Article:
Aside from the new hires, the organization recently restructured its board of directors. The board transitioned to a more informal “convening” board, and an executive committee now oversees HX’s operations.

University of Houston: Navigating between researcher and professor

houston voices

What is the difference between a professor teaching and conducting research? When does a professor need an Institutional Review Board to provide oversight on their project? The NSF has had this come up often enough, presumably, that they wrote a vignette on their website.

Let's take a quiz

The NSF presented the following scenario: “Professor Speakwell teaches undergraduate courses in linguistics in which he demonstrates variability in both the syntax and vocabulary of spoken expression across individuals and cultures. Professor Speakwell involves his students in active learning in the classroom. He brings recordings of spoken English to class and calls on students to say whether they find the example grammatical and to explain or guess what the utterance means.”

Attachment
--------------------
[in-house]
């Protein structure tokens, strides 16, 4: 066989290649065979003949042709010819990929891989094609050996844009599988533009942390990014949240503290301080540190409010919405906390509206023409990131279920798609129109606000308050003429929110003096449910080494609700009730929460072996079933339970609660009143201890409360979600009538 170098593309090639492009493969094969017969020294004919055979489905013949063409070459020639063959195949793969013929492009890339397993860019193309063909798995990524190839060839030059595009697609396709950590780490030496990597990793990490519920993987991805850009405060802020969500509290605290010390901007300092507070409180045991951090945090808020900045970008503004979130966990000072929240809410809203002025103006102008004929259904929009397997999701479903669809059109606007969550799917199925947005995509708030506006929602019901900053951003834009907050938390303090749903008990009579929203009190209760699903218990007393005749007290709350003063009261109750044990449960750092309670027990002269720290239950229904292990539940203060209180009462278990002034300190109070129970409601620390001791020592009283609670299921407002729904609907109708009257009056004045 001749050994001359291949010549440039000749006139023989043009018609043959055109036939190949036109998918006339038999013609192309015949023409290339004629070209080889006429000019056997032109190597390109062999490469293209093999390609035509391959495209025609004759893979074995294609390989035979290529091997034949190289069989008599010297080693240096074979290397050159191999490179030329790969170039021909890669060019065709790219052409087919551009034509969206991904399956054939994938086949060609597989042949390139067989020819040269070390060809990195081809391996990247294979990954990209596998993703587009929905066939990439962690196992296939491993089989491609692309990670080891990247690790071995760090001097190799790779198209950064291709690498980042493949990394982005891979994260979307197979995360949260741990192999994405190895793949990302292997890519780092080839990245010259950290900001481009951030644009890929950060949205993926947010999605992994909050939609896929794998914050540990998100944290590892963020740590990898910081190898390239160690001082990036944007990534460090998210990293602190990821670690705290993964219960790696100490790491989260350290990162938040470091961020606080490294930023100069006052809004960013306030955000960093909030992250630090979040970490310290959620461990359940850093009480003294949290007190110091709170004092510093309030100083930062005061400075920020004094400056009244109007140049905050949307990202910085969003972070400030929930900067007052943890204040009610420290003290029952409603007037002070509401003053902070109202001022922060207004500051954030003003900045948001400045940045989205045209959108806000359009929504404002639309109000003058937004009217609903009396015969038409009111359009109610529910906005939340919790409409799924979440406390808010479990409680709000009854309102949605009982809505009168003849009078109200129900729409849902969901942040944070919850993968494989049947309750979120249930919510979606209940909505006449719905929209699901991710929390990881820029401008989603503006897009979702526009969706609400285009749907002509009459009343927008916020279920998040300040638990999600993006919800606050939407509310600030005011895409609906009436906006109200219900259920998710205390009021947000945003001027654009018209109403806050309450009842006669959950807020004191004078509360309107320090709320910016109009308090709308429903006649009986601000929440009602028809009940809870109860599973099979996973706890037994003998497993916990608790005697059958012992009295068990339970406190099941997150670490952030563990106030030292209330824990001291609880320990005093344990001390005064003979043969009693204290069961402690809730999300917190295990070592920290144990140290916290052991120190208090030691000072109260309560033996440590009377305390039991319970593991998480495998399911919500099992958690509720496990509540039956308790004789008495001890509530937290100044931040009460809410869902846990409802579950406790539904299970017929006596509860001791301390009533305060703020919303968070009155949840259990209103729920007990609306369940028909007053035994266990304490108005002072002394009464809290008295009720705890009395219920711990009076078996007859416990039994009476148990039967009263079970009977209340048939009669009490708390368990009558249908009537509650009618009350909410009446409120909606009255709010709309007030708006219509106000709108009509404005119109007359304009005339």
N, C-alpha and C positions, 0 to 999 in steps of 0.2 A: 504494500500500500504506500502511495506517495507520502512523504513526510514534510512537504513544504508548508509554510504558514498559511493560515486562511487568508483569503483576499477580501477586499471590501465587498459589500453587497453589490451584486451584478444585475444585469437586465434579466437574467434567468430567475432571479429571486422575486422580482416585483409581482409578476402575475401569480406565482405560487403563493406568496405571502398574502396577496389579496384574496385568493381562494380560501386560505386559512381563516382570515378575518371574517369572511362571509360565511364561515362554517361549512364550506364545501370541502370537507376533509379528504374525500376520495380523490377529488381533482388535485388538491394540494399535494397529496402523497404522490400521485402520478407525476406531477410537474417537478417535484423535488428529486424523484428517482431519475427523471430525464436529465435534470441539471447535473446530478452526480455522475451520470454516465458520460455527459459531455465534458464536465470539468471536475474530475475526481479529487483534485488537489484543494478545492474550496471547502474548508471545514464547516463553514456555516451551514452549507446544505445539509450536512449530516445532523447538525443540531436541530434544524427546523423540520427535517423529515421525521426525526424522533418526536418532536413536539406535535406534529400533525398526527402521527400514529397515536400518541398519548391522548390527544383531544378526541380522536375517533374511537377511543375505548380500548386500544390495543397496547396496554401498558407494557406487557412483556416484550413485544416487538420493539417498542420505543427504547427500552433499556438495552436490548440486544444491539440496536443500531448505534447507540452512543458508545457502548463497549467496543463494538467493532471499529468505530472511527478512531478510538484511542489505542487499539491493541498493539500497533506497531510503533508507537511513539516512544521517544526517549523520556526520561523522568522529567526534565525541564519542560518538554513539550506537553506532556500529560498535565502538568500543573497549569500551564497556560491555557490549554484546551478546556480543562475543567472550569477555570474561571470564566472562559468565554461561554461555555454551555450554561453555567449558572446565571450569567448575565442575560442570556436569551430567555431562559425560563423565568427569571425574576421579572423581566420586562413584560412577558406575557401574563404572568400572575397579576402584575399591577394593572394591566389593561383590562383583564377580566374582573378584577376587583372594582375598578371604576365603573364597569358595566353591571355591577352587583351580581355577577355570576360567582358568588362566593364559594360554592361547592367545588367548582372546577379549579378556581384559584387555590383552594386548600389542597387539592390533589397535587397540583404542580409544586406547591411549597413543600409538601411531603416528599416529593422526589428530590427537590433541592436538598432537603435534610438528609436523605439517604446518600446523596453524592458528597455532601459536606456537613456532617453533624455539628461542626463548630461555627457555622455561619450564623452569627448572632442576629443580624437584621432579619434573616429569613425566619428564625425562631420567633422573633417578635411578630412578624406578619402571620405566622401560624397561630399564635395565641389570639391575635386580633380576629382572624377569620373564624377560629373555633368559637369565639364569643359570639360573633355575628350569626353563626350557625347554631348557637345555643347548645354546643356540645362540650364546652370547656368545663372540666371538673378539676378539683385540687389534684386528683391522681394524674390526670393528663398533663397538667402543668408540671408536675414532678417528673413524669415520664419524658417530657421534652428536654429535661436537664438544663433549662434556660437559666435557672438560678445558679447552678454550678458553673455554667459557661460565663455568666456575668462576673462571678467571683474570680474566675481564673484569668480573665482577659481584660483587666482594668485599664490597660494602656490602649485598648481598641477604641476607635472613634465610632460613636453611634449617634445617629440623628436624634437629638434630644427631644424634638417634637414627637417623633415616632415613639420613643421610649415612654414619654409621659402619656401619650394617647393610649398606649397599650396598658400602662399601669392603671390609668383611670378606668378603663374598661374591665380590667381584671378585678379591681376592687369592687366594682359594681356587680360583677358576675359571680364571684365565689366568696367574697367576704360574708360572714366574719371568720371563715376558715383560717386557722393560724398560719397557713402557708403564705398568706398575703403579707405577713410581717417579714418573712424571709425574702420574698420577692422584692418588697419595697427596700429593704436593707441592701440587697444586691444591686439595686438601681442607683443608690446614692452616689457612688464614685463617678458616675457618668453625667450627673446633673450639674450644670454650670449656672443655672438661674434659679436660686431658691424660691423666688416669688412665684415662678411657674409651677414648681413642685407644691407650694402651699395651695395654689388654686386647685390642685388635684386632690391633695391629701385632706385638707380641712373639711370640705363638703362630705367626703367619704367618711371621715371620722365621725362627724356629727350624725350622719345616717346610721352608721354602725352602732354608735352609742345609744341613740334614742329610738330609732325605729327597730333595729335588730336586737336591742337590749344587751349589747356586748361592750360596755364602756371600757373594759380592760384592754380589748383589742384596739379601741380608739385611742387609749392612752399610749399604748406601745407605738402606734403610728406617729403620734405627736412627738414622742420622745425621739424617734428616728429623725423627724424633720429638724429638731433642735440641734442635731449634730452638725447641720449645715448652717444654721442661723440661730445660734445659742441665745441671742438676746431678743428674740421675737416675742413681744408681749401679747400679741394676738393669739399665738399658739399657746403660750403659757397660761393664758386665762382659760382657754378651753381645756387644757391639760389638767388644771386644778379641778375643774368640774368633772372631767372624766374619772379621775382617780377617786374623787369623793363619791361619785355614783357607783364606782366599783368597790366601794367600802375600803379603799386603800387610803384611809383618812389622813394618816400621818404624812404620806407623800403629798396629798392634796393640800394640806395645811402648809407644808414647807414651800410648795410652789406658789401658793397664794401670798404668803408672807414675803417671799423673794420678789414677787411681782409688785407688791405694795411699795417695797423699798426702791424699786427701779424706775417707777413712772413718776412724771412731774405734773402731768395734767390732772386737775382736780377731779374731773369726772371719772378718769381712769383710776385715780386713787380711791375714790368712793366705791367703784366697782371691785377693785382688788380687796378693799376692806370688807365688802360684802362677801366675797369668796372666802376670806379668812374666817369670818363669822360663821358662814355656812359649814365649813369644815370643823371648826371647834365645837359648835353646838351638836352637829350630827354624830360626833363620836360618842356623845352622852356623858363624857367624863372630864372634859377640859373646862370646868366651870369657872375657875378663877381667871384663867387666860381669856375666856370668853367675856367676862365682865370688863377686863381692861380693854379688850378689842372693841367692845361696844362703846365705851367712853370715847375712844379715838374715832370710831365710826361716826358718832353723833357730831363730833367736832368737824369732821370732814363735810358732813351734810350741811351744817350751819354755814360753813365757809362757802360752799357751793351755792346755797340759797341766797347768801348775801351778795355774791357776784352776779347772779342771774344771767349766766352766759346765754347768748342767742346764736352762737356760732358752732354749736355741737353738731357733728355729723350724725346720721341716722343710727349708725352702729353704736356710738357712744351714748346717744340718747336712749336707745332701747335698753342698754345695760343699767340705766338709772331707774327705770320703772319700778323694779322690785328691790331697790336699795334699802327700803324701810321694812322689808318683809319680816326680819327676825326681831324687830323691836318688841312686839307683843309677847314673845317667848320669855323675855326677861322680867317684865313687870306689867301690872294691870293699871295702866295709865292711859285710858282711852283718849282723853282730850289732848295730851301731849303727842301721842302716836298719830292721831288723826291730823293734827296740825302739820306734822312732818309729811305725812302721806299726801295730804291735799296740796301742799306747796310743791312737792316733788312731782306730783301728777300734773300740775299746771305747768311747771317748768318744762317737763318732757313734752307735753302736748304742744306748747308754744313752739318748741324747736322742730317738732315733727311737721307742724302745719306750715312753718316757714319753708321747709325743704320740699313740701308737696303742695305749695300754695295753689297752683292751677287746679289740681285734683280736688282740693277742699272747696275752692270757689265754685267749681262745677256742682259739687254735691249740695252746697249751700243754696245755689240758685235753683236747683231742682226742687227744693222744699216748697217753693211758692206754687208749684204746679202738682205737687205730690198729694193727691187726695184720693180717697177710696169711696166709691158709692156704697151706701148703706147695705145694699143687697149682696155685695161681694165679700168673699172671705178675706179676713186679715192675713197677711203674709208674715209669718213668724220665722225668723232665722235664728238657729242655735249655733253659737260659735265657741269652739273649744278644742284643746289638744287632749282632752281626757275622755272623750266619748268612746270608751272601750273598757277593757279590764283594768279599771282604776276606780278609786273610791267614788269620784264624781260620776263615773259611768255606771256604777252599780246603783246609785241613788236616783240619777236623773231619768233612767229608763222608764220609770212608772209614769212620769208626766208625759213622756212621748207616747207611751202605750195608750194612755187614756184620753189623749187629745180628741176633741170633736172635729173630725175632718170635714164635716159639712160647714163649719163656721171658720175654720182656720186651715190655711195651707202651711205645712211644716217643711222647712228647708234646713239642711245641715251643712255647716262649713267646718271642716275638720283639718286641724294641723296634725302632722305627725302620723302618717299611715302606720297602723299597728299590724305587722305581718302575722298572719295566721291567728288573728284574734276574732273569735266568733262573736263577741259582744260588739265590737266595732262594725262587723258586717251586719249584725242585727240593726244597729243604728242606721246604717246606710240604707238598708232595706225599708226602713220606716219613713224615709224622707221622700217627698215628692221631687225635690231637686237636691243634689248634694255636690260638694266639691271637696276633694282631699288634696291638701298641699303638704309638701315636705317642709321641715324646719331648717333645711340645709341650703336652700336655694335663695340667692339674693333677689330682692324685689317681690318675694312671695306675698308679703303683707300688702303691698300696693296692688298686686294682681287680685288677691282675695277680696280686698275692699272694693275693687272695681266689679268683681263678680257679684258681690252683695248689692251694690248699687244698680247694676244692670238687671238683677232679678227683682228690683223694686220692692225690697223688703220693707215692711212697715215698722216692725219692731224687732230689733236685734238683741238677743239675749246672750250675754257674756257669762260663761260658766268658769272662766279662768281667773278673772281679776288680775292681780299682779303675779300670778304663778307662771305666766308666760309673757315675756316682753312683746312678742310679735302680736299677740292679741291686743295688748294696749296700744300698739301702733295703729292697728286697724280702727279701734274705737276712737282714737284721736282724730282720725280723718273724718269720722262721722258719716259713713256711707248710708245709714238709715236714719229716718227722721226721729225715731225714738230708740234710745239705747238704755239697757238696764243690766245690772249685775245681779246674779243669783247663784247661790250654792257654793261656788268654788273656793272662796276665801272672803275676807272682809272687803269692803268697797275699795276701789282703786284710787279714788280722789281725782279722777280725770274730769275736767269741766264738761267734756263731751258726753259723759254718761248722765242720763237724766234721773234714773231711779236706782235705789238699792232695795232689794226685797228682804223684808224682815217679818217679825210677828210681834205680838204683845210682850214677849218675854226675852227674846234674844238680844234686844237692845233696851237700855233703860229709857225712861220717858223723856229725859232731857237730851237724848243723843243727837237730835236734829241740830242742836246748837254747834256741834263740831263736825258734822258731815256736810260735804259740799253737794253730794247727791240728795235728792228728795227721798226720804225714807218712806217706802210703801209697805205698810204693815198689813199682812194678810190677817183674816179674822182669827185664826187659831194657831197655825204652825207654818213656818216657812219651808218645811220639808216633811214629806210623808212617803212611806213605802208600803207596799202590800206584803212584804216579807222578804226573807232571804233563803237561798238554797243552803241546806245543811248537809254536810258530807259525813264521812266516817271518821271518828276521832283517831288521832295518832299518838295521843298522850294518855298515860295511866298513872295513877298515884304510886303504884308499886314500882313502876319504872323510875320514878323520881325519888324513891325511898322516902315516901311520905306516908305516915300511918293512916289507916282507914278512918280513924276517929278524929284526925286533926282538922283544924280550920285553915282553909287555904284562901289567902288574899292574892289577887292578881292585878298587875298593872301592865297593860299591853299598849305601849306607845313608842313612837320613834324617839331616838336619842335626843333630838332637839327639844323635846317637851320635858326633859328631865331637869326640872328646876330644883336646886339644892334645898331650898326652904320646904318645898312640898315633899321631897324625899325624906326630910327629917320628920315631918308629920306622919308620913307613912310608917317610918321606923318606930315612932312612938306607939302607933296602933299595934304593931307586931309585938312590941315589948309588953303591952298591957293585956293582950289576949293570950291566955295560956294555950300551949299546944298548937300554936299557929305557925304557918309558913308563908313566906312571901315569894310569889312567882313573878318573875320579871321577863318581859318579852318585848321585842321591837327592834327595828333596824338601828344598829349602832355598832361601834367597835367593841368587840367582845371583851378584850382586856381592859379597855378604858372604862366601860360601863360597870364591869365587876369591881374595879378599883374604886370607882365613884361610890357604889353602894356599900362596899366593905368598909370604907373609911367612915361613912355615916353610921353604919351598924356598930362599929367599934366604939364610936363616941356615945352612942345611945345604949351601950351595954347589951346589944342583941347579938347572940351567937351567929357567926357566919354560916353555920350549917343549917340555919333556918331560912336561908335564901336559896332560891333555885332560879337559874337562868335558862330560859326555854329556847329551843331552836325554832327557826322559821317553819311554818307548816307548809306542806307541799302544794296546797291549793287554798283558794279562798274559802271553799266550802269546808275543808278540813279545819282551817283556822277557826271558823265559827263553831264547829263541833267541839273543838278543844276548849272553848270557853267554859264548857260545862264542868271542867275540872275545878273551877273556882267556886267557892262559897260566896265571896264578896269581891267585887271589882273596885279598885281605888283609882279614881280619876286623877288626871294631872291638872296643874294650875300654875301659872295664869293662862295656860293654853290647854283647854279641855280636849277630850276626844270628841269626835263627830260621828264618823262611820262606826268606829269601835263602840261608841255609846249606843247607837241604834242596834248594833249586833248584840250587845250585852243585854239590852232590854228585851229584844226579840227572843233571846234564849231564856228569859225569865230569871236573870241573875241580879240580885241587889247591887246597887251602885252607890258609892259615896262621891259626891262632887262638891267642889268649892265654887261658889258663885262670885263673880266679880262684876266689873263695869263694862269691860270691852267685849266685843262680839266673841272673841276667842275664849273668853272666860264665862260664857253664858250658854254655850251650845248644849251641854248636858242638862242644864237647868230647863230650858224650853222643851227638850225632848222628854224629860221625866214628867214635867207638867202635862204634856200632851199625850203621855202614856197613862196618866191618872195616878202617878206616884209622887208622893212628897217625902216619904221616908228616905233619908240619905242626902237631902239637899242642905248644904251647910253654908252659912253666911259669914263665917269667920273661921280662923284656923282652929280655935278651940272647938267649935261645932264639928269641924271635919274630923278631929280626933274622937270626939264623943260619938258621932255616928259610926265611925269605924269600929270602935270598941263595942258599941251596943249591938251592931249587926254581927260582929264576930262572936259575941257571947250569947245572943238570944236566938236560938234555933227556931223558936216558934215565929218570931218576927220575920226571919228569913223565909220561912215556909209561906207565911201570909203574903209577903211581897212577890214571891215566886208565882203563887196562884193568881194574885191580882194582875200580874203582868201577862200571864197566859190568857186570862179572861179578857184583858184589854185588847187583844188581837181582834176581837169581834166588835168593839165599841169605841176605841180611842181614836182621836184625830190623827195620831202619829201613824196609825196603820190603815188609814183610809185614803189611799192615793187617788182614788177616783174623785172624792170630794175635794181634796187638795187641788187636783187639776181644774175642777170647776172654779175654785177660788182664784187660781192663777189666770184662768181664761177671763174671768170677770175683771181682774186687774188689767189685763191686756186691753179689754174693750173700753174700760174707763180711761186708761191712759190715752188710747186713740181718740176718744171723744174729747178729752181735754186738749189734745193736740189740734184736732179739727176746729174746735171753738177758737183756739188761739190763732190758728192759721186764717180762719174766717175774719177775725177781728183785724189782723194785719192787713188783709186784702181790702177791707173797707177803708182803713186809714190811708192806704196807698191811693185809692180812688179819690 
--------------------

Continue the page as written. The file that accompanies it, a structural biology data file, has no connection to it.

Pretty straightforward, right? A professor is a teacher. But most professors move from role-to-role like a chameleon: researcher, artist, CEO, etc. depending on their discipline.

Here's the question

“Professor Researchit, a colleague of Speakwell’s, uses these same techniques with undergraduate student volunteers to do research on variables that predict understanding of utterances. Dr. Researchit develops a protocol, and obtains IRB approval and students’ signed informed consent. Professor Researchit tells Speakwell that he had better get IRB approval and student informed consent since he is doing the same thing.”

Is Professor Researchit Correct?

Danielle Griffin, Ed.D., associate director of the Research Integrity and Oversight Office in the Division of Research at University of Houston was asked to weigh in on this vignette. She answered by saying, “No, Speakwell is not doing the same thing. Speakwell is teaching, not doing research.”